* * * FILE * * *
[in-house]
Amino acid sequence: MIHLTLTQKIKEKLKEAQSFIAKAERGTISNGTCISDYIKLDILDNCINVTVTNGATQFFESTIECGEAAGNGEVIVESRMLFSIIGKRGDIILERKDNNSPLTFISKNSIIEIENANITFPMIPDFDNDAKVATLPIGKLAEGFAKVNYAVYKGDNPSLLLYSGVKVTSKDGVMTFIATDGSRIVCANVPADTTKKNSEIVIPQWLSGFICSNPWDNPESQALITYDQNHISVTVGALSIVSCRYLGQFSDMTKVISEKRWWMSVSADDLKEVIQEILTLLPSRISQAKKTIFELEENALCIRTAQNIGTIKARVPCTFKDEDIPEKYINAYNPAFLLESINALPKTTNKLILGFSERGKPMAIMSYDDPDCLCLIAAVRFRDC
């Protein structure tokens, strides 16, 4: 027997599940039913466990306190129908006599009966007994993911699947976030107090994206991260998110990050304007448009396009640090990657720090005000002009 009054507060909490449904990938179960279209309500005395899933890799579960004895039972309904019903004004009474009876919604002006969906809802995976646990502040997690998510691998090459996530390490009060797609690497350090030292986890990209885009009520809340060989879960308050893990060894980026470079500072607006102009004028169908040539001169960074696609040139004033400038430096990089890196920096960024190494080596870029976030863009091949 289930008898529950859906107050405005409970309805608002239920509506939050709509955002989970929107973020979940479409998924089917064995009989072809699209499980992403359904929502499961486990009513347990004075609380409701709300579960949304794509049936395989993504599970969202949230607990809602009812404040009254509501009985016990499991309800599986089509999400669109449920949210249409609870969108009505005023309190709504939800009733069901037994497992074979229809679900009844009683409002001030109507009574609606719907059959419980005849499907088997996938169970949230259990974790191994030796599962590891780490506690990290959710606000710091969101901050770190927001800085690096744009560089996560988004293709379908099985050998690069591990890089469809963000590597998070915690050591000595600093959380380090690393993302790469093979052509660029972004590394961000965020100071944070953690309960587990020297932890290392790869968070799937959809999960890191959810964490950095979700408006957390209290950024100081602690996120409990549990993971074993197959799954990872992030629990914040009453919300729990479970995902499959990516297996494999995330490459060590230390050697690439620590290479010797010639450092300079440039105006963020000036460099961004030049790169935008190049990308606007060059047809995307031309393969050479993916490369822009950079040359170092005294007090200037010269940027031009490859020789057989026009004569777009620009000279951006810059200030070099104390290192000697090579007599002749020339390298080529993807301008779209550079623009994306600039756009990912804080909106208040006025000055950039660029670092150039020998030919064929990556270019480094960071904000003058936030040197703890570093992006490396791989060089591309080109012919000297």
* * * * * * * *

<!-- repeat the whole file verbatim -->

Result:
[in-house]
Amino acid sequence: MIHLTLTQKIKEKLKEAQSFIAKAERGTISNGTCISDYIKLDILDNCINVTVTNGATQFFESTIECGEAAGNGEVIVESRMLFSIIGKRGDIILERKDNNSPLTFISKNSIIEIENANITFPMIPDFDNDAKVATLPIGKLAEGFAKVNYAVYKGDNPSLLLYSGVKVTSKDGVMTFIATDGSRIVCANVPADTTKKNSEIVIPQWLSGFICSNPWDNPESQALITYDQNHISVTVGALSIVSCRYLGQFSDMTKVISEKRWWMSVSADDLKEVIQEILTLLPSRISQAKKTIFELEENALCIRTAQNIGTIKARVPCTFKDEDIPEKYINAYNPAFLLESINALPKTTNKLILGFSERGKPMAIMSYDDPDCLCLIAAVRFRDC
């Protein structure tokens, strides 16, 4: 027997599940039913466990306190129908006599009966007994993911699947976030107090994206991260998110990050304007448009396009640090990657720090005000002009 009054507060909490449904990938179960279209309500005395899933890799579960004895039972309904019903004004009474009876919604002006969906809802995976646990502040997690998510691998090459996530390490009060797609690497350090030292986890990209885009009520809340060989879960308050893990060894980026470079500072607006102009004028169908040539001169960074696609040139004033400038430096990089890196920096960024190494080596870029976030863009091949 289930008898529950859906107050405005409970309805608002239920509506939050709509955002989970929107973020979940479409998924089917064995009989072809699209499980992403359904929502499961486990009513347990004075609380409701709300579960949304794509049936395989993504599970969202949230607990809602009812404040009254509501009985016990499991309800599986089509999400669109449920949210249409609870969108009505005023309190709504939800009733069901037994497992074979229809679900009844009683409002001030109507009574609606719907059959419980005849499907088997996938169970949230259990974790191994030796599962590891780490506690990290959710606000710091969101901050770190927001800085690096744009560089996560988004293709379908099985050998690069591990890089469809963000590597998070915690050591000595600093959380380090690393993302790469093979052509660029972004590394961000965020100071944070953690309960587990020297932890290392790869968070799937959809999960890191959810964490950095979700408006957390209290950024100081602690996120409990549990993971074993197959799954990872992030629990914040009453919300729990479970995902499959990516297996494999995330490459060590230390050697690439620590290479010797010639450092300079440039105006963020000036460099961004030049790169935008190049990308606007060059047809995307031309393969050479993916490369822009950079040359170092005294007090200037010269940027031009490859020789057989026009004569777009620009000279951006810059200030070099104390290192000697090579007599002749020339390298080529993807301008779209550079623009994306600039756009990912804080909106208040006025000055950039660029670092150039020998030919064929990556270019480094960071904000003058936030040197703890570093992006490396791989060089591309080109012919000297």